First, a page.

The upcoming baby-Cayenne, the Porsche Cajun is well on its way to becoming a production model. As one would expect with any car set to make a debut in three years time, Porsche has many design concepts floating around its studios. British magazine Auto Car claims it has come across some Porsche created renderings of the upcoming Cajun, and the publication claims that the Cajun will feature design cues from Porsche’s legendary 959 rally racer, and it will also be available as a three and five door to compete with the new Range Rover Evoque.
2011 Porsche Cayenne Front Three Quarter
The German Federal Council today passed a controversial emissions labeling system very similar to the fuel economy letter grading system nearly passed by the EPA and the DOT a few months ago.
2011 Volkswagen Jetta
With the exception of brands impacted by the tsunami and earthquake in mid-March, April proved to be a solid month for companies selling vehicles in the United States. German automakers were no exception to the rule, although Volkswagen led the pack with U.S. sales jumping a solid 23 percent year-to-year.

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2011 Porsche Cayenne
2011 Porsche Cayenne
Base AWD 4-Dr Sport Utility V6
16 MPG City | 23 MPG Hwy
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2011 Porsche Cayenne
2011 Porsche Cayenne
Base AWD 4-Dr Sport Utility V6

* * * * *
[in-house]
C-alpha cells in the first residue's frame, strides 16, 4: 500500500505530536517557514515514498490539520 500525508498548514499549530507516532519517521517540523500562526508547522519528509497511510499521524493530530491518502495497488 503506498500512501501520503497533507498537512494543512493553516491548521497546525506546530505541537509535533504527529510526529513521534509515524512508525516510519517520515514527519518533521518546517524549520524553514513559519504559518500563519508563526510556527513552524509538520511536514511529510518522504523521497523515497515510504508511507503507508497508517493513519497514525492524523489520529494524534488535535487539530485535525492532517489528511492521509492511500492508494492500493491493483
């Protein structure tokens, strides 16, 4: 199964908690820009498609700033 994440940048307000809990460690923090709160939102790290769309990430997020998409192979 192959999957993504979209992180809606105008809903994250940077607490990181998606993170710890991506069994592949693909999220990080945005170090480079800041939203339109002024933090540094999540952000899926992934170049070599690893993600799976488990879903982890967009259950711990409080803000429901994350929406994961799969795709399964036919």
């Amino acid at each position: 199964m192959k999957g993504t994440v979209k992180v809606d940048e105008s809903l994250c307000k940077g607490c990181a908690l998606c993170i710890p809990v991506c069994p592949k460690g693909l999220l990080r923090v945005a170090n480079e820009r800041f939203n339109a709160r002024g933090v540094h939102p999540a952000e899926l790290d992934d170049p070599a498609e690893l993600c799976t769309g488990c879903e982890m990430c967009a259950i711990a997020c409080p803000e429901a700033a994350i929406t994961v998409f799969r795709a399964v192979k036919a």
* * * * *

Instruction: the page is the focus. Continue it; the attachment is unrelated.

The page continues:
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2011 Porsche Cayenne
2011 Porsche Cayenne
Base AWD 4-Dr Sport Utility V6
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2011 Porsche Cayenne Specifications

Quick Glance:
3.6L V6Engine
Fuel economy City:
15 MPG
Fuel economy Highway:
22 MPG
300 hp @ 6300rpm
295 ft lb of torque @ 3000rpm
  • Air Conditioning
  • Power Windows
  • Power Locks
  • Power Seats
  • Steering Wheel Tilt
  • Cruise Control
  • Sunroof (optional)
  • ABS
  • Stabilizer Front
  • Stabilizer RearABS
  • Electronic Traction Control
  • Electronic Stability Control
  • Locking Differential
  • Limited Slip Differential (optional)
  • Airbag Driver
  • Airbag Passenger
  • Airbag Side Front
  • Airbag Side Rear (optional)
  • Radio
  • CD Player
  • CD Changer (optional)
  • DVD (optional)
  • Navigation (optional)
50,000 miles / 48 months
50,000 miles / 48 months
Unlimited miles / 144 months
50,000 miles / 48 months
Recall Date
Potential Units Affected

IIHS Roof Strength
NHTSA Rating Overall
Not Rated
NHTSA Rating Front Driver
Not Rated
NHTSA Rating Front Passenger
Not Rated
NHTSA Rating Front Side
Not Rated
NHTSA Rating Rear Side
Not Rated
NHTSA Rating Rollover
Not Rated
IIHS Front Moderate Overlap
IIHS Overall Side Crash
IIHS Best Pick
IIHS Rear Crash

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5-Year Total Cost to Own For The 2011 Porsche Cayenne

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Five Year Cost of Ownership: $61,746 What's This?
Value Rating: Poor